Suitably inspired, it's time I shifted some timber.
    I'm wary of some expert advice though, as the guru's often contradict each other and their plans are often very specialist so it will be good to see how you get on.
    Good luck.
    I will be tracking my progress here -

  • Comment number 15.

    Good luck with it all Ben, I admire any man in his mid 40s taking up such a challenge.

  • Comment number 16.

    WozzaTT - Not been smoking at all during the week, which has made it far easier than it would have been otherwise, although not going to lie to, I fell off the wagon at the weekend. Still, got to be realistic...

    IllPhil - Naughty, that's my mum and dad's sofa... I will be expanding on the detail in the next blog, which will be going up in a couple of weeks. Briefly, it's two loads of exercise a day - bike, rowing, running, weights - with four lots of meals. No carbs, loads of veg, fish, chicken etc. To be honest, and as Matt Lovell, admits, it's not rocket science...

    stevej - To be honest, I have no idea. But the point is, follow this series of blogs, and you won't need a consultation...

  • Comment number 17.

    By the sounds of things, a few people going to be shadowing your progress Ben, so the more detail the better I reckon - these boards will feel like a KFC Anonymous Support Group in a fortnight...

  • Comment number 18.


    you already have the looker of a boxer...

    ....the one who lives two doors down from me and keeps barking all night.

    Good luck to yourself and Stan in moving that awful sofa...

  • Comment number 19.

    Great idea Ben. But don't stop blogging after your 6 weeks. Even if you do achieve the 6 pack, I'd be interested to see how long you manage to maintain the new healthy lifestyle. Best of luck anyway. & can I suggest you replace the pic of you on your byline with the one of you on the sofa with the fag & pint. Class.

  • Comment number 20.

    Don't get me wrong. I loved that sofa. Probably too much which is why I'm here asking questions.

  • Comment number 21.

    I have to admit, my favourite part of this blog is the link to the Oldtime Strongman blog, amazing!! Great background knowledge BD!!

  • Comment number 22.

    (PS Where has Fordyce gone? Nothing from him in almost 6 weeks!)

  • Comment number 23.

    Great article. Will definitely inspire people (me) to get in shape for the summer. Good luck pal

  • Comment number 24.

    Bit disappointed by your photo. You look in pretty good shape to me. Hardly any beer belly and moderate moobs .

  • Comment number 25.

    As the laziest person I know, I wish you all the best. I’m going to have to quit the booze and fags soon and get my ‘arris in gear. Pass him my number…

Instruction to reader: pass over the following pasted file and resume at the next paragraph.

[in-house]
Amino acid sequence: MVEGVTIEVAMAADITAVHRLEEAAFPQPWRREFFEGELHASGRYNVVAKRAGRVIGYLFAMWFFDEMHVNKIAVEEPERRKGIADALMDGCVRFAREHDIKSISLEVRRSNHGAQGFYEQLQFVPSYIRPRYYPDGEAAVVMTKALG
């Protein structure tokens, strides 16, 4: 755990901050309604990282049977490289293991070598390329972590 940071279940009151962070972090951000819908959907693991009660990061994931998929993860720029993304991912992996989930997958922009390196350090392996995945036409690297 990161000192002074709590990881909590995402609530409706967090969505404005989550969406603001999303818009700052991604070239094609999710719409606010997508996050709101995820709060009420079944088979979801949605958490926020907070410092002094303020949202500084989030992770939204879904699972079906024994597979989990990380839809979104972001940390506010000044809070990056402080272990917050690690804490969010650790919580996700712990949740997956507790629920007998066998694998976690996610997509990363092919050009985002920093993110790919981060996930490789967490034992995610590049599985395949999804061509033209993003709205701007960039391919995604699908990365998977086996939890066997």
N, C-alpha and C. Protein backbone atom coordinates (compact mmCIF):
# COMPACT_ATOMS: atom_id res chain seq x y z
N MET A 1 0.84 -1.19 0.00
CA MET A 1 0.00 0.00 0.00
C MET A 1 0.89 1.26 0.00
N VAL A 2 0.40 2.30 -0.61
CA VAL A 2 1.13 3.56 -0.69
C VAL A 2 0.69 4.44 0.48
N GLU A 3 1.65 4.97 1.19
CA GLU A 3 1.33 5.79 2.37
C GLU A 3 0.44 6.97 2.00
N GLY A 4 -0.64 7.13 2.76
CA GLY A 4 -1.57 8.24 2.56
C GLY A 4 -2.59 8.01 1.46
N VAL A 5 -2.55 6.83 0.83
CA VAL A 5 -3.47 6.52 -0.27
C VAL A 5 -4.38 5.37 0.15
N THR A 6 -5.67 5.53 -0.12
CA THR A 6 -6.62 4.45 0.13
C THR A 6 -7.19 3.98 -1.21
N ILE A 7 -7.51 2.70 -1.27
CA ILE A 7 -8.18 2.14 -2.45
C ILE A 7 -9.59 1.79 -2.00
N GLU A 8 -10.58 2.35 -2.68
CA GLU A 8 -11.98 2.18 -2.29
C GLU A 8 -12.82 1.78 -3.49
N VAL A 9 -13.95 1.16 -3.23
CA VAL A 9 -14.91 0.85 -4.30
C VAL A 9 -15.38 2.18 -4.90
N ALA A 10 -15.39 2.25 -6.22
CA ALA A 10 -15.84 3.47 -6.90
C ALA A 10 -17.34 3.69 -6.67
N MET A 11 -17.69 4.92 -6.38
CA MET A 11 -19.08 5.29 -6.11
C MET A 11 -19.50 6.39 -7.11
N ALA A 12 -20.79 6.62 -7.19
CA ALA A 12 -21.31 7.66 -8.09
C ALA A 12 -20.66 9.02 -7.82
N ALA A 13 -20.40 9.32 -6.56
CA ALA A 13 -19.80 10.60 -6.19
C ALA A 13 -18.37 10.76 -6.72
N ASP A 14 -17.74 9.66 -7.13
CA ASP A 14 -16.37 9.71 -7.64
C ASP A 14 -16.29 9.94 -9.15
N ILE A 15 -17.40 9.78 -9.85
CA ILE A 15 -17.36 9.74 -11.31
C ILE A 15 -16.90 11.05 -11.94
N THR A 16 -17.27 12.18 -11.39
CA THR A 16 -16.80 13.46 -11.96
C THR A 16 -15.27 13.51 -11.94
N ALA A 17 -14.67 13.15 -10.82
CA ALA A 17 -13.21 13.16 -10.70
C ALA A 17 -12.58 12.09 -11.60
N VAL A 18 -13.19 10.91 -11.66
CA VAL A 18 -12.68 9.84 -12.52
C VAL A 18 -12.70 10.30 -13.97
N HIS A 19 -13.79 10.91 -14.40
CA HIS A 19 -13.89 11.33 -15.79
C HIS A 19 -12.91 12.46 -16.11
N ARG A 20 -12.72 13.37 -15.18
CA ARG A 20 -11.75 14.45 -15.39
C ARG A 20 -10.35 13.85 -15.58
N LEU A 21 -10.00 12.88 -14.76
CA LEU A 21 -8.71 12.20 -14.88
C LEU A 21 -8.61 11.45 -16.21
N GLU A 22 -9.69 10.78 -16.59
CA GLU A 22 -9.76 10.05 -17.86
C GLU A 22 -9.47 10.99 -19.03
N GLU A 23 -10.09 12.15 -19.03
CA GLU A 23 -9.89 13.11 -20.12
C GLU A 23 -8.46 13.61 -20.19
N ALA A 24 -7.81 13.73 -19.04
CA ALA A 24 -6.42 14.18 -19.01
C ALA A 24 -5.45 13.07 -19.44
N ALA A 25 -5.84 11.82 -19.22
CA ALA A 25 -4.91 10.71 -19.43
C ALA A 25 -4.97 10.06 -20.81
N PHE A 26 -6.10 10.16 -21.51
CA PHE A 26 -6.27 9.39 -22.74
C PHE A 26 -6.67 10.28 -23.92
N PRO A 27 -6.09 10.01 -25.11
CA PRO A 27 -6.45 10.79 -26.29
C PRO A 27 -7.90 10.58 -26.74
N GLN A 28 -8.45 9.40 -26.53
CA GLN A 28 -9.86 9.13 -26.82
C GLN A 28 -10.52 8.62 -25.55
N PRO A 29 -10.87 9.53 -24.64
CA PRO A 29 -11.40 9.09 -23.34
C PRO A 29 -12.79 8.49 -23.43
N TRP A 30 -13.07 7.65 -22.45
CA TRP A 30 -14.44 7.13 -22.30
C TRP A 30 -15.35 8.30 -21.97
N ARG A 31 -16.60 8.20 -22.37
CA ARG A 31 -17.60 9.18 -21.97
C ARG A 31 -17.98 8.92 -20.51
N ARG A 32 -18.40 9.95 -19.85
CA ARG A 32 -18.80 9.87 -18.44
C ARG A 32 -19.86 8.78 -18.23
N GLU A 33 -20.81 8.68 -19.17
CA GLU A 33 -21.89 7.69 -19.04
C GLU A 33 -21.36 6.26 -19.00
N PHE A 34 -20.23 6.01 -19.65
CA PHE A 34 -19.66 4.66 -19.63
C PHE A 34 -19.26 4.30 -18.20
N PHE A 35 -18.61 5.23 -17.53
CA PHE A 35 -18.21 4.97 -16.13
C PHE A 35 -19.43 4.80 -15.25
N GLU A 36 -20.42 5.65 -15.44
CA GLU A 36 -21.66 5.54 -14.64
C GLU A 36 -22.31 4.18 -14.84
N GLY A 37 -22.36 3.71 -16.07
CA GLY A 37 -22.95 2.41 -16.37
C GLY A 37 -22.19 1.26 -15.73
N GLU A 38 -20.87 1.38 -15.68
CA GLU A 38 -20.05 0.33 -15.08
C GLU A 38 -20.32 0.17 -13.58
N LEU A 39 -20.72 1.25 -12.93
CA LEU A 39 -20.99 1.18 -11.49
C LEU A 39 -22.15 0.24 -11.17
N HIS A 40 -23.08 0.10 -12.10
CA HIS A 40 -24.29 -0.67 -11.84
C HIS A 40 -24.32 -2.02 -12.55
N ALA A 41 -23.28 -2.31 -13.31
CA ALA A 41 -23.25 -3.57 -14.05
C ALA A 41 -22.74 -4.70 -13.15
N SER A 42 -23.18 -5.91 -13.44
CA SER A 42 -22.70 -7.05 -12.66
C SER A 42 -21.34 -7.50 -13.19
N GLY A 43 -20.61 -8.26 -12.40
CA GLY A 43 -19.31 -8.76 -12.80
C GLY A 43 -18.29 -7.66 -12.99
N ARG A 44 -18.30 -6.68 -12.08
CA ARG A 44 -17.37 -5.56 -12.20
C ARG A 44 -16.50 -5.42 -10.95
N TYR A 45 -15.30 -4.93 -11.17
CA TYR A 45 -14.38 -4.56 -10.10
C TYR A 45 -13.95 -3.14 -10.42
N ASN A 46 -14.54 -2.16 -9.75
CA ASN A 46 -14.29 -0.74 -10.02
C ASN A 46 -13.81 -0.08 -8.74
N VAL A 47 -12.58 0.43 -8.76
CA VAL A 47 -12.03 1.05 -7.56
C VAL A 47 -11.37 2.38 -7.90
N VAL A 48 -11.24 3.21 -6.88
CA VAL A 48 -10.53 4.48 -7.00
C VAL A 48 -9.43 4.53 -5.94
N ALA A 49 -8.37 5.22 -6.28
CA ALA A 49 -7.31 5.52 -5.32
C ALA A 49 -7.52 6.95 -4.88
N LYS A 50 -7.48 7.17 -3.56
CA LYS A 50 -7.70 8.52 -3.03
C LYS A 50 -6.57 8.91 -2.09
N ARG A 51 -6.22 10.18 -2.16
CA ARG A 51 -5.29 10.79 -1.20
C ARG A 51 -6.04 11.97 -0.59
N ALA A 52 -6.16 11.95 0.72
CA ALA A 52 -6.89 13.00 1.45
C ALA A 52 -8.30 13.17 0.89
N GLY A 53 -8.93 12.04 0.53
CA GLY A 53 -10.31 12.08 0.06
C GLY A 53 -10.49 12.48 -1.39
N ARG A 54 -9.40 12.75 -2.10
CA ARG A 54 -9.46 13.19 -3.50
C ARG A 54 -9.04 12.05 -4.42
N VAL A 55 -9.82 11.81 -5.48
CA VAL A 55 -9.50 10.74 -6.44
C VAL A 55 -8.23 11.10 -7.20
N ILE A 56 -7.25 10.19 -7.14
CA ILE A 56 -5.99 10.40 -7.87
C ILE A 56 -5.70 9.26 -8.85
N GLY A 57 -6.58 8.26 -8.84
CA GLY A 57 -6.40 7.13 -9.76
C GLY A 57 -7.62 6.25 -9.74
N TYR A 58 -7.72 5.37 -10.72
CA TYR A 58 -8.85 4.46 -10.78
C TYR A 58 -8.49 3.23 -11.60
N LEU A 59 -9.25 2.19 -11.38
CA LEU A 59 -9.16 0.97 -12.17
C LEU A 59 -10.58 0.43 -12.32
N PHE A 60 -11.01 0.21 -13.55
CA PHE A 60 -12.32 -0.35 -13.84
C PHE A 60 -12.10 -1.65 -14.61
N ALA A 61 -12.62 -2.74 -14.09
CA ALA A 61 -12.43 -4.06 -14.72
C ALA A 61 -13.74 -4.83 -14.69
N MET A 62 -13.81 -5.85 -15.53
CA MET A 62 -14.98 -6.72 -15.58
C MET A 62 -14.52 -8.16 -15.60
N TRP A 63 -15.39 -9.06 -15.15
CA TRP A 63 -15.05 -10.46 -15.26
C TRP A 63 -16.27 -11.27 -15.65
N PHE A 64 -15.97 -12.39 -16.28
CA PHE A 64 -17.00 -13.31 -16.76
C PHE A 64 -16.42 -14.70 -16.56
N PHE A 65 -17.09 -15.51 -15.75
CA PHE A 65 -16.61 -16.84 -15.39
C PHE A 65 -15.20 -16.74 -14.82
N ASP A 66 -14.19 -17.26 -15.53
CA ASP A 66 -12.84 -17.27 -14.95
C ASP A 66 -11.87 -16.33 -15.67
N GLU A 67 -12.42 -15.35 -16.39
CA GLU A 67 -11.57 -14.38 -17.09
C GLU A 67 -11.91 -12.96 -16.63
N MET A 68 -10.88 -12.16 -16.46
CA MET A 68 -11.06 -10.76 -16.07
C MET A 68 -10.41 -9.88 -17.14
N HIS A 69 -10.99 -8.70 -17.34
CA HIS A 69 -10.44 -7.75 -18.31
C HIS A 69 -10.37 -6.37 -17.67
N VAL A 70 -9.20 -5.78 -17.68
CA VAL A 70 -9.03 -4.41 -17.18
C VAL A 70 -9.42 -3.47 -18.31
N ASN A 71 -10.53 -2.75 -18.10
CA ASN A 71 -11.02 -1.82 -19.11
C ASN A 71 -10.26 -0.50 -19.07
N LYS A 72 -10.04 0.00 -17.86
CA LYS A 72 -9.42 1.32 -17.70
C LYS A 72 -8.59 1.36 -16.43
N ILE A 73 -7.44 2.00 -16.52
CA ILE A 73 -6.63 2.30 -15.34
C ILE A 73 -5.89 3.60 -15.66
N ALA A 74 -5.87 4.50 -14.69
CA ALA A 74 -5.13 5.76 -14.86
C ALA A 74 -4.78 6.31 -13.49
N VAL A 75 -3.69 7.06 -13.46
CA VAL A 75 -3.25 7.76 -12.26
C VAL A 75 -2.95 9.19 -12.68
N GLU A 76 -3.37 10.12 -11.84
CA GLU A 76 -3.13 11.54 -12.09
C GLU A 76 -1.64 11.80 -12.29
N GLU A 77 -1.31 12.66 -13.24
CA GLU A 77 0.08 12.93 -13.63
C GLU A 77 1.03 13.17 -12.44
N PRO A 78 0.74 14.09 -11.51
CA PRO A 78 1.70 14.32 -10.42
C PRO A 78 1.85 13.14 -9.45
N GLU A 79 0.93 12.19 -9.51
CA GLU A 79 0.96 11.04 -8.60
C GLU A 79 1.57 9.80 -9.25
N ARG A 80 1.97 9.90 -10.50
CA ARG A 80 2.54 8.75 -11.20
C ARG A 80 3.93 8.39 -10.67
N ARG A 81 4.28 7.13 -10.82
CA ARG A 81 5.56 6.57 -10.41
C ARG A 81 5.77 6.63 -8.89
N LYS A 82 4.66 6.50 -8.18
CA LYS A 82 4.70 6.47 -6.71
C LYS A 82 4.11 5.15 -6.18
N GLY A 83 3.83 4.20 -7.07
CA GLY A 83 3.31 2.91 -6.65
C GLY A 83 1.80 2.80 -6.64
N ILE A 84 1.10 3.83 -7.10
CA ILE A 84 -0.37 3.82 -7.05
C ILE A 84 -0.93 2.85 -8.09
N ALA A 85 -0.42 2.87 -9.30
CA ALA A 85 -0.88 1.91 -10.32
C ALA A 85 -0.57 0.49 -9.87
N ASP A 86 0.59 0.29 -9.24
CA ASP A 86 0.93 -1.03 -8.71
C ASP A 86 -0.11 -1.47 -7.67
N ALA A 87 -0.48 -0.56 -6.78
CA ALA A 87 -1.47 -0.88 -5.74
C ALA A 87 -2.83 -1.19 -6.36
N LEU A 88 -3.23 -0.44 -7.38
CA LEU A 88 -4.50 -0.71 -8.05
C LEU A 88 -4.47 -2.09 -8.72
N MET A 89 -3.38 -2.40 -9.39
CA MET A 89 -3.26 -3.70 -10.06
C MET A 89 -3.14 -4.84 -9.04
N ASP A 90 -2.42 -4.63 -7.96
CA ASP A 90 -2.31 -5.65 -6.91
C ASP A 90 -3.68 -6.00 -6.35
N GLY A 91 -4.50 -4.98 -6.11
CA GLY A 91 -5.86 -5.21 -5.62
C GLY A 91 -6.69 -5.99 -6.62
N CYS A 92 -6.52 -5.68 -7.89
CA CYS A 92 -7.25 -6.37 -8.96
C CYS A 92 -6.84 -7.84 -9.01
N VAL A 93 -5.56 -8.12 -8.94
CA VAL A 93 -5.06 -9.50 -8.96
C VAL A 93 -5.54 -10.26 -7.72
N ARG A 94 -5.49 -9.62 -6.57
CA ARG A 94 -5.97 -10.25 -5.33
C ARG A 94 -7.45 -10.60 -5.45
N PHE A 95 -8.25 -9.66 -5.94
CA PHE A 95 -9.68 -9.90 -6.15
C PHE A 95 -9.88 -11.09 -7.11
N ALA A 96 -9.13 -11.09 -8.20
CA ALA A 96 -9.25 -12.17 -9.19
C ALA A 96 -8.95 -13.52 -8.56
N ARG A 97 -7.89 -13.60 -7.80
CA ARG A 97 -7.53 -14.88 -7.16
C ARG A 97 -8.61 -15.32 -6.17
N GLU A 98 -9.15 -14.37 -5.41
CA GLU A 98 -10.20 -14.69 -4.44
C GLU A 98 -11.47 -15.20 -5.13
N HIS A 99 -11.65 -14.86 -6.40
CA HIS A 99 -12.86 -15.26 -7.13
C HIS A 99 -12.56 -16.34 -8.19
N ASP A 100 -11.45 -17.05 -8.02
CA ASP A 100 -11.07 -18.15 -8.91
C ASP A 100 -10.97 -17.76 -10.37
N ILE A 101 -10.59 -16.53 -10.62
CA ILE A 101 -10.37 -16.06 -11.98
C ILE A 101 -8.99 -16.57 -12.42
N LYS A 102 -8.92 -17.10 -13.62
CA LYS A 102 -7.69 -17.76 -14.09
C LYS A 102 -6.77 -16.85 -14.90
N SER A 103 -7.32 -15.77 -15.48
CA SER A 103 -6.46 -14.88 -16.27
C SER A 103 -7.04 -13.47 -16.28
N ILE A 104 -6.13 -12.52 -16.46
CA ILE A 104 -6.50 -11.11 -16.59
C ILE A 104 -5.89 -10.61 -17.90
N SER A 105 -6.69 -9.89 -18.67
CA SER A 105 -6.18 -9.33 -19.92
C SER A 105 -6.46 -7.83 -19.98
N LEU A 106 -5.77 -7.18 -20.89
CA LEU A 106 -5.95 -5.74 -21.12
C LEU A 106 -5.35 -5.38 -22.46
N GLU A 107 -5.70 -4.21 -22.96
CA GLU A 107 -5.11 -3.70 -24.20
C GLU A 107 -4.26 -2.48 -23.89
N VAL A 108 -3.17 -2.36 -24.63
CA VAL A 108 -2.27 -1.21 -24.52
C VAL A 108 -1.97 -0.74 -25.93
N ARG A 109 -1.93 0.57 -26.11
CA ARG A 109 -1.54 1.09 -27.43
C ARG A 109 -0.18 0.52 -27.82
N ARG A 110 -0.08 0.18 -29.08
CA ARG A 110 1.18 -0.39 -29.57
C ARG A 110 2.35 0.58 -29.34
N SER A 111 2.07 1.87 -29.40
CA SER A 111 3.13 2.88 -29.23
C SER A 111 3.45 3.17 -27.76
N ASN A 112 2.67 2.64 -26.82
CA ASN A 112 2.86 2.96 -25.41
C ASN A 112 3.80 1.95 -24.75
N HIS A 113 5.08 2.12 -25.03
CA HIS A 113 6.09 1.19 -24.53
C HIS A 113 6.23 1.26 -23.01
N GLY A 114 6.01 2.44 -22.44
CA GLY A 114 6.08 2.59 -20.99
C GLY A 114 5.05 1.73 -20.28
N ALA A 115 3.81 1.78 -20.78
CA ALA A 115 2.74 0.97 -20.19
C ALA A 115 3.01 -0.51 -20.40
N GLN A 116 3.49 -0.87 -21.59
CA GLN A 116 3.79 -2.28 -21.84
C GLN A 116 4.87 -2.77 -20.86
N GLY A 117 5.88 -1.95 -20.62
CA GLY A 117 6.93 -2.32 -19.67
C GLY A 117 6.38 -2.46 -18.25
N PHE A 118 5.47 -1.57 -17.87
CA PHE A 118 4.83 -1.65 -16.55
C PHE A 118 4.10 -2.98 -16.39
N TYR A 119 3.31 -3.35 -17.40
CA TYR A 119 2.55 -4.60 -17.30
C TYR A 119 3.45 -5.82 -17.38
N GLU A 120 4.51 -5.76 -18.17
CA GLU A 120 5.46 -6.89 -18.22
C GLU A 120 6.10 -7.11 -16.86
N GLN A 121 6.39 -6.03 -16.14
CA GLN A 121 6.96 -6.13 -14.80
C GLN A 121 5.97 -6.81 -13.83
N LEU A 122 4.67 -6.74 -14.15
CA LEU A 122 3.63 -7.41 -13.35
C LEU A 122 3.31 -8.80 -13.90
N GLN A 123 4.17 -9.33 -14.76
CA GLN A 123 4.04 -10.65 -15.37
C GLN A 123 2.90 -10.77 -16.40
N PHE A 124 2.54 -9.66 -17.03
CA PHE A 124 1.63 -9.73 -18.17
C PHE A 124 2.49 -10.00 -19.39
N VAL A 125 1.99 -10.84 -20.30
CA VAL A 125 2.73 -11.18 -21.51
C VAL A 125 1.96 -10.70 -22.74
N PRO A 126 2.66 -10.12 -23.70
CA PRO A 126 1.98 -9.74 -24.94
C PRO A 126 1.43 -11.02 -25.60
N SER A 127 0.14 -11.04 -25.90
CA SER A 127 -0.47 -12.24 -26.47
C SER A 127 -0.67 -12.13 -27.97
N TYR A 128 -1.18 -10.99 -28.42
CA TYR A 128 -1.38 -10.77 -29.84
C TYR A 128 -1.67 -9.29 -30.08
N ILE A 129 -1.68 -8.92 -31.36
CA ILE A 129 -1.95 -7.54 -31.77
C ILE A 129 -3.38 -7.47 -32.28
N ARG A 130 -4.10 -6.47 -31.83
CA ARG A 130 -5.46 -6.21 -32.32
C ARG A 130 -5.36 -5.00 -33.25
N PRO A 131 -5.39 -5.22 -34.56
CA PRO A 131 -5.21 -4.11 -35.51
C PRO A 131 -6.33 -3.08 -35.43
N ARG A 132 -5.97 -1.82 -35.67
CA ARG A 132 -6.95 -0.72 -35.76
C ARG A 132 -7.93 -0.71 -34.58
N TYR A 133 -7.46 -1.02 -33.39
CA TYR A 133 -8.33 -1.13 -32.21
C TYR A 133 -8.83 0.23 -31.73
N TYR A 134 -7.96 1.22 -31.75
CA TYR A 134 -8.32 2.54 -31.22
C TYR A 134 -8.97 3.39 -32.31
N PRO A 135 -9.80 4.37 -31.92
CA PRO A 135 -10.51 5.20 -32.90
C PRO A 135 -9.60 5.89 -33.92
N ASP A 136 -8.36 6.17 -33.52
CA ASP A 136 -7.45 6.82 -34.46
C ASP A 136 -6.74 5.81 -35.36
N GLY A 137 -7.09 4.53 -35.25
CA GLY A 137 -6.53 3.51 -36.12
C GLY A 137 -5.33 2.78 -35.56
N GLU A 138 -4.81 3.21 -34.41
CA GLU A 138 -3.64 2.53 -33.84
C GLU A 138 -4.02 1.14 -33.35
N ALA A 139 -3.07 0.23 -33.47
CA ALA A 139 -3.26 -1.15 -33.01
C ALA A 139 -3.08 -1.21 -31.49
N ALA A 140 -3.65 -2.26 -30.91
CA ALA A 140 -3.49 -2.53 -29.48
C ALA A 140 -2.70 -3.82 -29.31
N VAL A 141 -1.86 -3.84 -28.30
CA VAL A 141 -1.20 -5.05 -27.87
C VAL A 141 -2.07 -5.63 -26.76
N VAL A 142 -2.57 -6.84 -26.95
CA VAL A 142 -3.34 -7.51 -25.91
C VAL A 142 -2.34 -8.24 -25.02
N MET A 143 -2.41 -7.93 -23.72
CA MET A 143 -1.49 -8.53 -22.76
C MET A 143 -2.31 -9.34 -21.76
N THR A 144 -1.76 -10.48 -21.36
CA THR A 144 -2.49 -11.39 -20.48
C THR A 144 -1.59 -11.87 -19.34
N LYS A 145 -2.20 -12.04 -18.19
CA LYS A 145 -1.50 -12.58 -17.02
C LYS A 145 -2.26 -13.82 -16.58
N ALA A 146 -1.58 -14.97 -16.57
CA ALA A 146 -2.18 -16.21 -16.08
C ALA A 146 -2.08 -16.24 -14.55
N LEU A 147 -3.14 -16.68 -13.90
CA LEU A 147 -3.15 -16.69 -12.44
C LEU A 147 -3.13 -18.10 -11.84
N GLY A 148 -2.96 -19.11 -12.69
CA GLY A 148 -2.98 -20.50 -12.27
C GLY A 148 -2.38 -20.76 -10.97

• Comment number 26.

    First, thanks for all the support, I feel a little bit emotional...

    Quick_Single - Will try to provide as much detail as possible in the following blogs. The second blog will outline what the regime entails in more detail, as well as my struggles with it. Or otherwise, as the case may be. I'm already some of the way in and changes are happening...

    0darroch - Fordyce has been otherwise engaged - he is the proud owner of a new baby boy.

  • Comment number 27.

    @jamesbaker1979: I'm guessing eggs feature highly as a breakfast food on this regime.

    Good luck Ben! (And, in an off topic way, congrats to Fordyce :) )

  • Comment number 28.

    Haha Dirs good luck fella, I get the feeling this guy's gonna need more tricks than Harry Potter to sort out that physique but good to see you giving it a shot. Looking forward to following the progress as well, the blogs are always very enjoyable.

  • Comment number 29.

    Good luck Ben, great opportunity.
    Look forward to reading the blog updates.

  • Comment number 30.

    Good luck Ben. I had a similar reality check following a visit to the doctors in August last year. I was told I was very unfit, two stone overweight and needed to do something about it. Went running the next day, and have been at least 3 times a week ever since.

    Basically, I make sure I get up about 25 minutes earlier than I normally would and go for a 20 minute run down the street and back. Easy, free, and going before work means I don't spend the day coming up with excuses for not going. I lost the two stone within three months and have plateaued at a weight that allows me to eat what I want as long as I keep up the regular exercise. No six-pack, but much healthier and fitter.

  • Comment number 31.


    1) Lift weights
    2) Follow lifting with cardio, build yourself up slowly
    3) Eat healthily - only carbs after workouts

    You can lose 2lb per week like this!